French newspaper MEDIAPART said the Secretary off Muammar Gaddafi, Bashir Saleh, gave a statement to the public prosecution services of Libya’s internationally recognised Government of National Unity saying that he was informed how Nicolas Sarkozy directly asked Gaddafi for “help” with his 2007 presidential election campaign.
The newspaper said Bashir said he was told Sarkozy made the approach to Gaddafi during a visit to Tripoli on October 6th 2005, when Gaddafi reportedly replied “If my friend Chirac does not stand, I am ready to help you”.
The Libyan prosecutors have also obtained a very detailed account from Gaddafi’s former personal secretary, Ahmed Ramadan, alleging how the regime funded Sarkozy’s 2007 campaign.
The details of Saleh’s statement, obtained by Libyan prosecutors who travelled to question him in Dubai in 2019 were given in June this year to the judicial investigation opened in France into the suspected funding by the Gaddafi regime of Sarkozy’s 2007 election campaign.
"The judge-led probe has placed Sarkozy, 67, under investigation for “corruption”, “criminal conspiracy”, “illicit campaign financing” and “receiving the proceeds of the misappropriation of public funds”. The newspaper said.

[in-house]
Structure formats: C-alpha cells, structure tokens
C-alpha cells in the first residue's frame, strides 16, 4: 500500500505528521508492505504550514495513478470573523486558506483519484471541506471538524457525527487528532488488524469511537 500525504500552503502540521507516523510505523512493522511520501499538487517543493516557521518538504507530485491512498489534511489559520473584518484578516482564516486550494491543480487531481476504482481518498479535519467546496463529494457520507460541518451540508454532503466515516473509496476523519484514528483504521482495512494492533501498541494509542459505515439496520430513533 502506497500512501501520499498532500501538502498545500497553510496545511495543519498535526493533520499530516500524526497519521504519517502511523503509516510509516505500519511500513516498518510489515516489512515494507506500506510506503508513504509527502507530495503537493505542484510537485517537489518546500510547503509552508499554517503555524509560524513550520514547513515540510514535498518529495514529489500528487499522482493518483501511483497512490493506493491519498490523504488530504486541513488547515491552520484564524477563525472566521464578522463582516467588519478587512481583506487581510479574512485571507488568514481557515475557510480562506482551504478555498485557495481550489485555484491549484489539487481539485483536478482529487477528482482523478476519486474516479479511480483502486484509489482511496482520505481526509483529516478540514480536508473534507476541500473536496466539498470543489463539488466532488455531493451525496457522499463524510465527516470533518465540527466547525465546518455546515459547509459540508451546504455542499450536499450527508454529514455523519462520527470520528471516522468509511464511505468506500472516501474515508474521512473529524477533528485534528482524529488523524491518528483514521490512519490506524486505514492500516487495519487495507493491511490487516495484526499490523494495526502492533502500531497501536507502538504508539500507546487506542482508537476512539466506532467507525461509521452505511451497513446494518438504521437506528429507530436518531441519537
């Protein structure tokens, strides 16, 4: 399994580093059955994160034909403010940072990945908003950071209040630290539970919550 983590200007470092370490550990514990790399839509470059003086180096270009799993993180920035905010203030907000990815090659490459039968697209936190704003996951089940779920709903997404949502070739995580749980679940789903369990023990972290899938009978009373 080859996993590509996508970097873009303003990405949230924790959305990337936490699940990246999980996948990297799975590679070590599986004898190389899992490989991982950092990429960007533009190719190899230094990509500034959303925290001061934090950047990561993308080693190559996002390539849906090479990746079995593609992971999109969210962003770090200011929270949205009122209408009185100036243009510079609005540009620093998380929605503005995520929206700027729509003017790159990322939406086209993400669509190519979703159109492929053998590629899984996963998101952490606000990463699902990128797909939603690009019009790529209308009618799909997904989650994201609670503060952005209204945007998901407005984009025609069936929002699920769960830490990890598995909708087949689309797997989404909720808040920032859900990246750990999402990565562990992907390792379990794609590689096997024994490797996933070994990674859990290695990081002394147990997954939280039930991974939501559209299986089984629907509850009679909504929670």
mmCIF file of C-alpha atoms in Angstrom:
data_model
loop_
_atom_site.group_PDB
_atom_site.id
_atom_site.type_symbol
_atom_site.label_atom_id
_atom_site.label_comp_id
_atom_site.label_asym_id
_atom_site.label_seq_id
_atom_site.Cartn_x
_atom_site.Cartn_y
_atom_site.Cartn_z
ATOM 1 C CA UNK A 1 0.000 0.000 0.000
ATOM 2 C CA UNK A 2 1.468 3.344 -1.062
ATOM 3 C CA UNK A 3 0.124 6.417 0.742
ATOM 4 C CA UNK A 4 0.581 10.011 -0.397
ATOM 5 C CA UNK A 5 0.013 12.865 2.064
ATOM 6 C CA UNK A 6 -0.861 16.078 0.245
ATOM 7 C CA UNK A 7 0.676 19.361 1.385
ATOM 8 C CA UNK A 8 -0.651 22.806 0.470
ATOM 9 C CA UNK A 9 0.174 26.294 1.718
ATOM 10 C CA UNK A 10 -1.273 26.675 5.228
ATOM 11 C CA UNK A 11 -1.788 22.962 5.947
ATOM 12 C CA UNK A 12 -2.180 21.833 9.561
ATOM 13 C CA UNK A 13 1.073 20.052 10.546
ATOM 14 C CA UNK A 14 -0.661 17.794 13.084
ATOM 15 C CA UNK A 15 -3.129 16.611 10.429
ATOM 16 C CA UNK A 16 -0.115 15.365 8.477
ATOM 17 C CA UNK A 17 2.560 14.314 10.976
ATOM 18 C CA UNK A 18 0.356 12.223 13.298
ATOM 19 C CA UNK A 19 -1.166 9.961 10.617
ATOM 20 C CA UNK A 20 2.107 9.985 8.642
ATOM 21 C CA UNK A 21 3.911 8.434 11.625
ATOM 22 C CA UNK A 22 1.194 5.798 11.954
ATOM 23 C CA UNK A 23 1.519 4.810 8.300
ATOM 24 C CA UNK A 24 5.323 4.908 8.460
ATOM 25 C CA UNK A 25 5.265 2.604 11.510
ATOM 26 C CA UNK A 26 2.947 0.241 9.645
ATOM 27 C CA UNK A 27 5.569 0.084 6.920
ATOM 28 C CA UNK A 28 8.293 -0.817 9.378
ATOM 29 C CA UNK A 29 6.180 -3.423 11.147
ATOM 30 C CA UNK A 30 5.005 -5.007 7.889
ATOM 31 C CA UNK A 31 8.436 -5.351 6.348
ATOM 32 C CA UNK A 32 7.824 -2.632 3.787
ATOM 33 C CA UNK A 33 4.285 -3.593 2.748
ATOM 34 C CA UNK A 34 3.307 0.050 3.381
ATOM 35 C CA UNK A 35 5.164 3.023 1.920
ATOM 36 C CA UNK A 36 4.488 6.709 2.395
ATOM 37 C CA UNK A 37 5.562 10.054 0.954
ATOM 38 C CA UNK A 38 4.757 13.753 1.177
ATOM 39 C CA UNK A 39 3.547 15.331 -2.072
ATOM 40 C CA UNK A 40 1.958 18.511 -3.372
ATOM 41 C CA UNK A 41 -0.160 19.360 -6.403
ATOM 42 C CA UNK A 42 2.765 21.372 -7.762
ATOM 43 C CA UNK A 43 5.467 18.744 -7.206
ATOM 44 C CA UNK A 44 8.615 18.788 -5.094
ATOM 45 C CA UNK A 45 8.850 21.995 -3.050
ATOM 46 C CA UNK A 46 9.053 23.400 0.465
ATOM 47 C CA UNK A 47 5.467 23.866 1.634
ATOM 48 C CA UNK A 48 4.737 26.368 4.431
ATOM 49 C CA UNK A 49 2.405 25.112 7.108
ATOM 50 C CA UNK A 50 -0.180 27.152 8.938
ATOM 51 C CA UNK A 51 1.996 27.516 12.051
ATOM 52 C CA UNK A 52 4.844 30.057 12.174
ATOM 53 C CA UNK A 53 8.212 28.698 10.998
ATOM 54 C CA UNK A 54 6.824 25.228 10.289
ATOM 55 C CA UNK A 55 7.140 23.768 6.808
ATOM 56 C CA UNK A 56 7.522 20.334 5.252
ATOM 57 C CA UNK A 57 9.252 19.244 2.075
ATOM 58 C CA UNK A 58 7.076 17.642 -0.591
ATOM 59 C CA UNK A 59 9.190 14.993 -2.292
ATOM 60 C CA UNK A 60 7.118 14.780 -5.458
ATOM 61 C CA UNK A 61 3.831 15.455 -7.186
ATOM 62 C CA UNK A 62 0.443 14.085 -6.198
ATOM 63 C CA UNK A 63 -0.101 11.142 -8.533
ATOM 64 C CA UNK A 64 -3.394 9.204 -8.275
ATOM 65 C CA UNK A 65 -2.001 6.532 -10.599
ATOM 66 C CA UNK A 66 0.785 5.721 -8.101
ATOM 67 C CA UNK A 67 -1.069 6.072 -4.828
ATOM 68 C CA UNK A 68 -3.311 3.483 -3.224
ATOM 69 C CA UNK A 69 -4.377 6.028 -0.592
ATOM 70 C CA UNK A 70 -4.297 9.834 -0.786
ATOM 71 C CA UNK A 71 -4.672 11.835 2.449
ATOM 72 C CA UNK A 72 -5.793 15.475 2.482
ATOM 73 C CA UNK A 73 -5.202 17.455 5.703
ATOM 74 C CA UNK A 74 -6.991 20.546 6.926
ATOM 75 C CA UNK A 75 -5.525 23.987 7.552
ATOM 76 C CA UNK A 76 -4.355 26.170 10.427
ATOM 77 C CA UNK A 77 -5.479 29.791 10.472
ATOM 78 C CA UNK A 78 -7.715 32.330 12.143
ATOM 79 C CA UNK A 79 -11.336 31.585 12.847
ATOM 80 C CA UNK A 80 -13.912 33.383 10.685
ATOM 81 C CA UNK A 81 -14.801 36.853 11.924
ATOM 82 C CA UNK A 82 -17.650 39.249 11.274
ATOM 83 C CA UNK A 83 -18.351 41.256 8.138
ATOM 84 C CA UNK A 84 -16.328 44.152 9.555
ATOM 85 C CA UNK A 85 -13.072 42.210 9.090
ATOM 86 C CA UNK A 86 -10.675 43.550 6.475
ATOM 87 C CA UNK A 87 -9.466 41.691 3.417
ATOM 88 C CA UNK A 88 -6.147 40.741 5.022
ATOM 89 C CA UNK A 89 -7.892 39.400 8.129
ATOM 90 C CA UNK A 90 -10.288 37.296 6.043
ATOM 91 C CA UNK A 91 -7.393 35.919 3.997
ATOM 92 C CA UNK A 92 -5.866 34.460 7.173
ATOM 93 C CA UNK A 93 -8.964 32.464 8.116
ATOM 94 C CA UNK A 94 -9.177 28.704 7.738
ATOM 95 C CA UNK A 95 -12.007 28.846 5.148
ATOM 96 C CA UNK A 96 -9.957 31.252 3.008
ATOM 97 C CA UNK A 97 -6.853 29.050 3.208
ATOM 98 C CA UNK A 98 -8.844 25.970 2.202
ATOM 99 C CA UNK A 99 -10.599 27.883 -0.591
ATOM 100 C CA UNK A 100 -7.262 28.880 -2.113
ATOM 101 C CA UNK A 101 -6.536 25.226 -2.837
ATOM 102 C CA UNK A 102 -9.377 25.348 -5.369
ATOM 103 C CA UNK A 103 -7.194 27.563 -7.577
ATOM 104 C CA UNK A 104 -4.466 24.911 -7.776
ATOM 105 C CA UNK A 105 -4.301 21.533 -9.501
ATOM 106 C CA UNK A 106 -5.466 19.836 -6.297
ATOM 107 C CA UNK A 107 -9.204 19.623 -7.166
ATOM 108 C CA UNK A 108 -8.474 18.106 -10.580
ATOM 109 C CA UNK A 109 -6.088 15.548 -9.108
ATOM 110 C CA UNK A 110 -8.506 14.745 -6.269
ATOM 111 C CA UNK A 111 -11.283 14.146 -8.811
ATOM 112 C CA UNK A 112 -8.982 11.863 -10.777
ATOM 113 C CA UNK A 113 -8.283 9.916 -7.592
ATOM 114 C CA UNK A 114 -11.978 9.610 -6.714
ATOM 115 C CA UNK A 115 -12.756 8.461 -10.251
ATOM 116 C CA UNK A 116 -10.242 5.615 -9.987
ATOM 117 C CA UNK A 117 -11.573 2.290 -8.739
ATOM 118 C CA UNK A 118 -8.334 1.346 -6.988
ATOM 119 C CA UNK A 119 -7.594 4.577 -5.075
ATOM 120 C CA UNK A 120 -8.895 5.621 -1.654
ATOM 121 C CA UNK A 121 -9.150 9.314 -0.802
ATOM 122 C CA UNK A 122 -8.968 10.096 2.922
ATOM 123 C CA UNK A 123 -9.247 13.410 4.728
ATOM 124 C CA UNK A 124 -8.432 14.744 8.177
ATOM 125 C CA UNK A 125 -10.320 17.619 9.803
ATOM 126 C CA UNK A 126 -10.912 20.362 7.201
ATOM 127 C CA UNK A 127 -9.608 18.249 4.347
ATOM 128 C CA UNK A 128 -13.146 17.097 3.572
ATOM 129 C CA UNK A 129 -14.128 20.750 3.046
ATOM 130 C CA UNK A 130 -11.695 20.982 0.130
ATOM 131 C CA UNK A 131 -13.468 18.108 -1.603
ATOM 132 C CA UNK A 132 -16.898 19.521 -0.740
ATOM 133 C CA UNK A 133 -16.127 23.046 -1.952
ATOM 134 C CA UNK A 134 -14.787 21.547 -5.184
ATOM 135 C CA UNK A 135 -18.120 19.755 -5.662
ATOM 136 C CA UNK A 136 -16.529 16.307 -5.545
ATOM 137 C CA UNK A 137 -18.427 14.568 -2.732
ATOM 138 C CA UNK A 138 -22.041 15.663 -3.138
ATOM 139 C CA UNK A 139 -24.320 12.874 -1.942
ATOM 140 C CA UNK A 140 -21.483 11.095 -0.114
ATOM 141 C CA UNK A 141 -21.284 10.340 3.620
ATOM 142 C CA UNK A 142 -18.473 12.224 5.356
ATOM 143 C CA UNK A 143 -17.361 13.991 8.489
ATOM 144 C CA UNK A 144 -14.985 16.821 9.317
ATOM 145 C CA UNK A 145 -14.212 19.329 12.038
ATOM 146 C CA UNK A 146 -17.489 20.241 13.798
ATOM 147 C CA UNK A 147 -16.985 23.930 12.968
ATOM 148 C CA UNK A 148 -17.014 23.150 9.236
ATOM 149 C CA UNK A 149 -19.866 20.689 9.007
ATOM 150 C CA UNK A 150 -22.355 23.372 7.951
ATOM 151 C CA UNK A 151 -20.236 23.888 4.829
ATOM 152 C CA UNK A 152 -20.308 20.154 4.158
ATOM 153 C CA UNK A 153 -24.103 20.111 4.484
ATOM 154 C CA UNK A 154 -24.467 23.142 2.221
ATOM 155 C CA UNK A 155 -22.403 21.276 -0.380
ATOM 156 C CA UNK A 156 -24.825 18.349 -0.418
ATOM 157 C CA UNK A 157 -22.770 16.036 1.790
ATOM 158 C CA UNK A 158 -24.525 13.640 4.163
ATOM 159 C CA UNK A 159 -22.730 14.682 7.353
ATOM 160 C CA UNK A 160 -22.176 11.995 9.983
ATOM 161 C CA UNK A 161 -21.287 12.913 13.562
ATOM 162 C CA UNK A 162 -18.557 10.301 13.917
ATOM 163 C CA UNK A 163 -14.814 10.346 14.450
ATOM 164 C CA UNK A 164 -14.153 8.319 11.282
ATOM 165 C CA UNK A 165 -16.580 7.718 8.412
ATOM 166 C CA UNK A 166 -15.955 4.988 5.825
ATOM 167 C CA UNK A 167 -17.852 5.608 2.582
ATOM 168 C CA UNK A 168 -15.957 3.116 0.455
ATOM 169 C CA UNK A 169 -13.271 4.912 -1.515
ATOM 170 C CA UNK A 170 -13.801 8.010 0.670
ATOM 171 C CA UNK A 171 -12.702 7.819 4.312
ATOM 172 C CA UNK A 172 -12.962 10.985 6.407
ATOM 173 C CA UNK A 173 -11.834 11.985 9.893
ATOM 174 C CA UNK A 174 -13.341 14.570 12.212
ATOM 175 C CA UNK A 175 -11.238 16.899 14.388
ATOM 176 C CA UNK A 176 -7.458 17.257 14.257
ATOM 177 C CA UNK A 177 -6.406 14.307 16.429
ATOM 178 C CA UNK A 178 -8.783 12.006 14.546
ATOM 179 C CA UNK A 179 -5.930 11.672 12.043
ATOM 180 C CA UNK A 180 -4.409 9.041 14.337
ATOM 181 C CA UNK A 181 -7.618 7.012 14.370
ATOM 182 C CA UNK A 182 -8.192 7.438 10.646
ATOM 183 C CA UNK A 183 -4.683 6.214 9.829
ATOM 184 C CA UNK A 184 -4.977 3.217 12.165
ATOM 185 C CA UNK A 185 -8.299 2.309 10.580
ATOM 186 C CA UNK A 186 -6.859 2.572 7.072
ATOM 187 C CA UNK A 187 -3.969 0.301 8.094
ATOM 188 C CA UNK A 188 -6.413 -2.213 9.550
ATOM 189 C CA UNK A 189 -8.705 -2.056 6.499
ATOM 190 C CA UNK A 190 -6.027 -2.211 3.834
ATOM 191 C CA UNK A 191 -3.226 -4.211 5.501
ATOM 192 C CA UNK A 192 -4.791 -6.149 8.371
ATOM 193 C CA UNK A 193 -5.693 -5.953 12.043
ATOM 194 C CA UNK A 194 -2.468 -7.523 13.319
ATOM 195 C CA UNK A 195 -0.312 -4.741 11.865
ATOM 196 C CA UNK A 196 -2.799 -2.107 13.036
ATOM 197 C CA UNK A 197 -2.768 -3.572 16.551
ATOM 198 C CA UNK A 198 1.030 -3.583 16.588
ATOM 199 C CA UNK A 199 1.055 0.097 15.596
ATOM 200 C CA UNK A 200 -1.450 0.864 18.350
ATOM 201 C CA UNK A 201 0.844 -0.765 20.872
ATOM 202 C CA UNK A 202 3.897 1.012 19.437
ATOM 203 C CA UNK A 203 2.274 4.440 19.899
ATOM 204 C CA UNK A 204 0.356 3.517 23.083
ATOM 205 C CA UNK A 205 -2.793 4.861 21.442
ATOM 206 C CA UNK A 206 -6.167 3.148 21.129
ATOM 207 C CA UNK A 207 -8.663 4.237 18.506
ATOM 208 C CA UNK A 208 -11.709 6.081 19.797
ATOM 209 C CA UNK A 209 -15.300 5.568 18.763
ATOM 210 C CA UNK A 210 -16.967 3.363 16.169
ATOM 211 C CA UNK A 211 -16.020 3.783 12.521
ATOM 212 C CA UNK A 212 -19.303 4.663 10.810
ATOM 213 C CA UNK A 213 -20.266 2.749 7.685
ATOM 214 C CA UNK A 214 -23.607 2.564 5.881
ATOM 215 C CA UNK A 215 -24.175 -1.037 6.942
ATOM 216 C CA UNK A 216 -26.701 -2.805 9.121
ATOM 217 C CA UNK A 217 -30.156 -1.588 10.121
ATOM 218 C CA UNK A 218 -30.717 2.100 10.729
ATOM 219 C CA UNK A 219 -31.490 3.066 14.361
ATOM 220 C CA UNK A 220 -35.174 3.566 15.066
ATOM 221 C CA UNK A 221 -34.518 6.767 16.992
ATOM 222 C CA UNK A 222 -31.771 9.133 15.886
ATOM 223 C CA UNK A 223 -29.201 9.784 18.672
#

Saleh's statements are now added to the case file of the French investigation, the newspaper said, adding that the Libyan prosecutors had separately questioned Saleh in the framework of an international judicial cooperation agreed with the French. Saleh has previously claimed that he knew nothing of the Gaddafi regime’s alleged funding of Sarkozy’s campaign.
MEDIAPART revealed a document on April 28th 2012 recovered from the archives of the Gaddafi regime and it was a note dated December 2006 and addressed to Saleh by the then head of Libya's foreign intelligence agency Moussa Koussa, who detailed an agreement to fund Sarkozy’s 2007 presidential election campaign.
"On May 3rd 2012, Saleh was secretly smuggled out of France in an operation involving Bernard Squarcini, then Head of the French domestic intelligence service, and Alexandre Djouhri, a business intermediary close to Sarkozy and now a key suspect in the Libyan funding investigation." The newspaper reported.